This article by Philippine Star is a good example of this provision because of how the article was able to highlight both sides of the story. Prior to getting a statement from Ramon Tulfo, the news organization released a statement from the Philippine General Hospital (PGH) which said, “In light of all the facts, a public apology from Mr. Ramon Tulfo is warranted and a commitment to take down as soon as possible the video taken at PGH as well as all objectionable related posts.”

    Afterwards, Philippine Star was able to seek out a response from Tulfo to give him the chance to explain his side of the story through a telephone interview. Tulfo stated, “I won’t apologize for my actions at the PGH, but I would like to apologize to the patients who got agitated from my outburst.” I think this article is really a good practice of that provision because of the prominence of the journalist’s effort to reach out to Tulfo after the criticism against him was published.

  2. Thank you for this. Pls see instructions on Bonus Title Ramon Tulfo — your post will be considered a regular post and not a bonus post: You can still submit a bonus post on the topic in another week 🙂 Tnx. -marichu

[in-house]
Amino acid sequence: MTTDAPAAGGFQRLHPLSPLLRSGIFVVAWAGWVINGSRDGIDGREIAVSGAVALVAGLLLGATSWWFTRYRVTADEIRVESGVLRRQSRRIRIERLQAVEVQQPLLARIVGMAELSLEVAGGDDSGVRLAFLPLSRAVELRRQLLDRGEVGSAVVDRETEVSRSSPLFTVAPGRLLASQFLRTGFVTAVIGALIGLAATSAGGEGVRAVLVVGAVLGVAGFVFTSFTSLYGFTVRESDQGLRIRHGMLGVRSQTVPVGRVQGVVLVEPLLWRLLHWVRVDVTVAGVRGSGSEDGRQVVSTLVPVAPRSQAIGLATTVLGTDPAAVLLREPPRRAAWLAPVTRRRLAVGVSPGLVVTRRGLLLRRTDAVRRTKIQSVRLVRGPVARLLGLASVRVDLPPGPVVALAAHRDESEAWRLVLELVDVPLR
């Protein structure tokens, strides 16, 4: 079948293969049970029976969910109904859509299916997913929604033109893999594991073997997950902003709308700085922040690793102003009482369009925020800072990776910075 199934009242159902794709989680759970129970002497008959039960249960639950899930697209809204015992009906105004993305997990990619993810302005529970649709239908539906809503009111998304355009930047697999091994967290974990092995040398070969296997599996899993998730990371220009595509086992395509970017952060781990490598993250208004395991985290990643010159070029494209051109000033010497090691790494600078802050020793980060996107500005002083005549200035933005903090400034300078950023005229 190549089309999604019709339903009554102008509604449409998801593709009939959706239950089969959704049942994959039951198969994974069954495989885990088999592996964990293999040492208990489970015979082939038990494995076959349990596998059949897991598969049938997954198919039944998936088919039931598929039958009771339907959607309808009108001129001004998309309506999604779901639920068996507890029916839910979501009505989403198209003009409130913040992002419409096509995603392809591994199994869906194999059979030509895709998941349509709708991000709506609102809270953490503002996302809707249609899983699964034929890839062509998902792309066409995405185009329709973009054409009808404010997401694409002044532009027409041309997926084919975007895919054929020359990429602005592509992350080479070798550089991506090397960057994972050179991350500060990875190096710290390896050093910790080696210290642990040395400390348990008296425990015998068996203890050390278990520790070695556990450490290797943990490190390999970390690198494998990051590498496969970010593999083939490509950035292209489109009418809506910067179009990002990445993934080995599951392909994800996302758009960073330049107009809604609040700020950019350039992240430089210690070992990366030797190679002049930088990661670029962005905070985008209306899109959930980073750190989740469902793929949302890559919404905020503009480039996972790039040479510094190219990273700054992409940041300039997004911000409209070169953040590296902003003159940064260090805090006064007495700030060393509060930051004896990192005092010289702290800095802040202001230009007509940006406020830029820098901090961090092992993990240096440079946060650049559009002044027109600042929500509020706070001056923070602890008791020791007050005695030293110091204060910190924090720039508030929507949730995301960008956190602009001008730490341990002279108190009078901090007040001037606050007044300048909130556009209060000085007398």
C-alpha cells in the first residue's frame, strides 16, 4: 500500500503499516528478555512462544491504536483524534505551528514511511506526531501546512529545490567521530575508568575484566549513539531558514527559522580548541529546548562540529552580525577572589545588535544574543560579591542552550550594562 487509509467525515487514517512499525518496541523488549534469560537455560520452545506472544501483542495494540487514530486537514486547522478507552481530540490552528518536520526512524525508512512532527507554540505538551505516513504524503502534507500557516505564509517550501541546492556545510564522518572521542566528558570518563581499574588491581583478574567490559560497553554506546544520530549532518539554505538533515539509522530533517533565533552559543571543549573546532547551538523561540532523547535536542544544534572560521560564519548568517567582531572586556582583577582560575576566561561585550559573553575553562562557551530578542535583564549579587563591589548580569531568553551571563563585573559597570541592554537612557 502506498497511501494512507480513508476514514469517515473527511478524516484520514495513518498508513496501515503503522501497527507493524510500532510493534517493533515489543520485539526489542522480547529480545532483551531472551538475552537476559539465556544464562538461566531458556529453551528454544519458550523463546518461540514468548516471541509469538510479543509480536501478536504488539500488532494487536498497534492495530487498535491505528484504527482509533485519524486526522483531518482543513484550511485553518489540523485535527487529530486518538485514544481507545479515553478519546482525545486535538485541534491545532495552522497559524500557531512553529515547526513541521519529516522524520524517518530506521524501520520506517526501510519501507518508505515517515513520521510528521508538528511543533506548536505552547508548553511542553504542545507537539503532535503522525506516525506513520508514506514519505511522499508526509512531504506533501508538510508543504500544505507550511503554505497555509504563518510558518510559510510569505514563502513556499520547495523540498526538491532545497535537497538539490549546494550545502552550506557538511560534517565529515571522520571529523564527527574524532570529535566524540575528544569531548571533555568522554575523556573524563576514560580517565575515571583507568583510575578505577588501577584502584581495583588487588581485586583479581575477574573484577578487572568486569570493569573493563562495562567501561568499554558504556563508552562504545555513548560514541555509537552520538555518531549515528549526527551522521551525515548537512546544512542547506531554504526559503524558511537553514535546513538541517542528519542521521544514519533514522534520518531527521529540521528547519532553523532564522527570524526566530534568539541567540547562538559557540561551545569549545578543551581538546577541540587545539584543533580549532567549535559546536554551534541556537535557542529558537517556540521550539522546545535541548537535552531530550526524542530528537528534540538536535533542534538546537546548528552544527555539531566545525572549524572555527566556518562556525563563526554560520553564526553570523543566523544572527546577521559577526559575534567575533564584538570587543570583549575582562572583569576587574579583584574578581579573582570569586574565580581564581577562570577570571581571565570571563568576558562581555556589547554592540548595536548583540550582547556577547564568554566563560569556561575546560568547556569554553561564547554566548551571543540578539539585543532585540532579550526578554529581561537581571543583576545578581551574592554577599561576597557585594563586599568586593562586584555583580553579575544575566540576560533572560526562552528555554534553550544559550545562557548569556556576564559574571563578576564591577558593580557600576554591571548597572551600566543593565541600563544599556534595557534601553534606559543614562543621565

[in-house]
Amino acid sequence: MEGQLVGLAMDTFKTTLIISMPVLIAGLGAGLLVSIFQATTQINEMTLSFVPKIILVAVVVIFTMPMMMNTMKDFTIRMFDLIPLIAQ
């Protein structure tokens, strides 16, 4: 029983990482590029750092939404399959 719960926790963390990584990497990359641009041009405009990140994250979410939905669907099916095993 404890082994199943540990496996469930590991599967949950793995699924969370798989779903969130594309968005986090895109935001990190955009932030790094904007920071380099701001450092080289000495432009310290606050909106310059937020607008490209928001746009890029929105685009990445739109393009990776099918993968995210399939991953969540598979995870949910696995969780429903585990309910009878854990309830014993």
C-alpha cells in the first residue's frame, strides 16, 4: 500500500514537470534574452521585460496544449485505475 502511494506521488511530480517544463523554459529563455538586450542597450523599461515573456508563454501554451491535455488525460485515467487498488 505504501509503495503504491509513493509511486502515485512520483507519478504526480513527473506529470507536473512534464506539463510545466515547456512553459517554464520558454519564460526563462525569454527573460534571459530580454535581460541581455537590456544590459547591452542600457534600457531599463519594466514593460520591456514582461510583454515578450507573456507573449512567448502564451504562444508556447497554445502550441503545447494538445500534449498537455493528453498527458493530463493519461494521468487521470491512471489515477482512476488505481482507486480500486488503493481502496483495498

3. Hate Speech

    Where do social media sites draw the line between freedom of speech and hate crimes? Facebook may have been able to tell when to ban certain users on the account of hate speech, but Twitter may have not. In this article, Vox explains Twitter’s decision to not ban Conspiracy Theorist Alex Jones on their site, but with evident bias (Romano, 2018). This violated the 2014 SPJ Code of Ethics in seeking the truth and reporting it. As a left-leaning news organization, Vox failed to
    “support the open and civil exchange of views, even views they find repugnant” (SPJ, 2014). Most of the time, they post emotionally inciting headlines with equally riveting content. In this article, the writer shows her disdain for the right-wing users of Twitter. Though she aimed to critically examine the hypocrisies of Twitter, she tainted the text with extreme disapproval. She may have shown both sides, but favors the other. This is a big mistake in reporting, as there should be no personal insights or bias in the media coverage.

    Sources:
    Romano, A. (2018, August 11). Twitter is planning to draft a policy on “dehumanizing speech”. Retrieved from https://www.vox.com/2018/8/11/17660902/twitter-dehumanizing-speech-policy-alex-jones

    SPJ. (2014, September 6). SPJ Code of Ethics. Retrieved from https://www.spj.org/ethicscode.asp

  4. BONUS: Ramon Tulfo
    1st Media Monitor